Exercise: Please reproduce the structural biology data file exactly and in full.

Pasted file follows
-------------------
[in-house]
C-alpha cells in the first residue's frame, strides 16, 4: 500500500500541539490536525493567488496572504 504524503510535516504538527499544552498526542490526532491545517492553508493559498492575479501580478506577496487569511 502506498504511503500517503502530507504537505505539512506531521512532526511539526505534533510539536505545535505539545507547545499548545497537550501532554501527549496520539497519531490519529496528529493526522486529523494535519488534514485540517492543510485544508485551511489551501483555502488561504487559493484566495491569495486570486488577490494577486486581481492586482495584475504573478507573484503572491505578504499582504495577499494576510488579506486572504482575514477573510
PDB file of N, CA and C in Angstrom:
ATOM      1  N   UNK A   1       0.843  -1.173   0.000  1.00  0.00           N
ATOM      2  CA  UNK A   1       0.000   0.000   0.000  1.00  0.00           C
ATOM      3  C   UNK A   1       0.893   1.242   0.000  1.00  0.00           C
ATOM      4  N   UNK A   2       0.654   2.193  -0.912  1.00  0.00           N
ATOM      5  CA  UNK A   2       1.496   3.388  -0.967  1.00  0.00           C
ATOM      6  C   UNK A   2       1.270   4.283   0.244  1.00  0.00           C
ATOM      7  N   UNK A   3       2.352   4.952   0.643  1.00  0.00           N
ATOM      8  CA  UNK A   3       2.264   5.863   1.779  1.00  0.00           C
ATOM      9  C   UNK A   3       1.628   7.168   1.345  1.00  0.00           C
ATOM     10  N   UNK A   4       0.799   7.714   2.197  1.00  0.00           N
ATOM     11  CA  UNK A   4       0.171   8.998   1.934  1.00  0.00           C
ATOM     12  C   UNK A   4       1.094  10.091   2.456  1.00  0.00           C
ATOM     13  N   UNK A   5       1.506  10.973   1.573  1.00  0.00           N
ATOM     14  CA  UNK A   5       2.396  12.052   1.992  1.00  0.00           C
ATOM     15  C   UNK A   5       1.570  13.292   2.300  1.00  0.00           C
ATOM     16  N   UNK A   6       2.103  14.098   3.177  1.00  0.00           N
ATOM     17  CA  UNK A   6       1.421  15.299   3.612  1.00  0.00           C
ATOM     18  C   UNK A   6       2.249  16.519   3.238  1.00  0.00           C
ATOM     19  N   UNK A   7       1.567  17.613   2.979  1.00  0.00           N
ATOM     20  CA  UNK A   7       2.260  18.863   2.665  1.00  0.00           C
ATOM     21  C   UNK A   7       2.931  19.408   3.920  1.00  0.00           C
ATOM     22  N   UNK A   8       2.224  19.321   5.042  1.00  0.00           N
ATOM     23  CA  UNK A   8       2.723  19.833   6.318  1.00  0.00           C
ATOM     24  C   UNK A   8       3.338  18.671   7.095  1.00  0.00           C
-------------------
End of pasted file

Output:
[in-house]
C-alpha cells in the first residue's frame, strides 16, 4: 500500500500541539490536525493567488496572504 504524503510535516504538527499544552498526542490526532491545517492553508493559498492575479501580478506577496487569511 502506498504511503500517503502530507504537505505539512506531521512532526511539526505534533510539536505545535505539545507547545499548545497537550501532554501527549496520539497519531490519529496528529493526522486529523494535519488534514485540517492543510485544508485551511489551501483555502488561504487559493484566495491569495486570486488577490494577486486581481492586482495584475504573478507573484503572491505578504499582504495577499494576510488579506486572504482575514477573510
PDB file of N, CA and C in Angstrom:
ATOM      1  N   UNK A   1       0.843  -1.173   0.000  1.00  0.00           N
ATOM      2  CA  UNK A   1       0.000   0.000   0.000  1.00  0.00           C
ATOM      3  C   UNK A   1       0.893   1.242   0.000  1.00  0.00           C
ATOM      4  N   UNK A   2       0.654   2.193  -0.912  1.00  0.00           N
ATOM      5  CA  UNK A   2       1.496   3.388  -0.967  1.00  0.00           C
ATOM      6  C   UNK A   2       1.270   4.283   0.244  1.00  0.00           C
ATOM      7  N   UNK A   3       2.352   4.952   0.643  1.00  0.00           N
ATOM      8  CA  UNK A   3       2.264   5.863   1.779  1.00  0.00           C
ATOM      9  C   UNK A   3       1.628   7.168   1.345  1.00  0.00           C
ATOM     10  N   UNK A   4       0.799   7.714   2.197  1.00  0.00           N
ATOM     11  CA  UNK A   4       0.171   8.998   1.934  1.00  0.00           C
ATOM     12  C   UNK A   4       1.094  10.091   2.456  1.00  0.00           C
ATOM     13  N   UNK A   5       1.506  10.973   1.573  1.00  0.00           N
ATOM     14  CA  UNK A   5       2.396  12.052   1.992  1.00  0.00           C
ATOM     15  C   UNK A   5       1.570  13.292   2.300  1.00  0.00           C
ATOM     16  N   UNK A   6       2.103  14.098   3.177  1.00  0.00           N
ATOM     17  CA  UNK A   6       1.421  15.299   3.612  1.00  0.00           C
ATOM     18  C   UNK A   6       2.249  16.519   3.238  1.00  0.00           C
ATOM     19  N   UNK A   7       1.567  17.613   2.979  1.00  0.00           N
ATOM     20  CA  UNK A   7       2.260  18.863   2.665  1.00  0.00           C
ATOM     21  C   UNK A   7       2.931  19.408   3.920  1.00  0.00           C
ATOM     22  N   UNK A   8       2.224  19.321   5.042  1.00  0.00           N
ATOM     23  CA  UNK A   8       2.723  19.833   6.318  1.00  0.00           C
ATOM     24  C   UNK A   8       3.338  18.671   7.095  1.00  0.00           C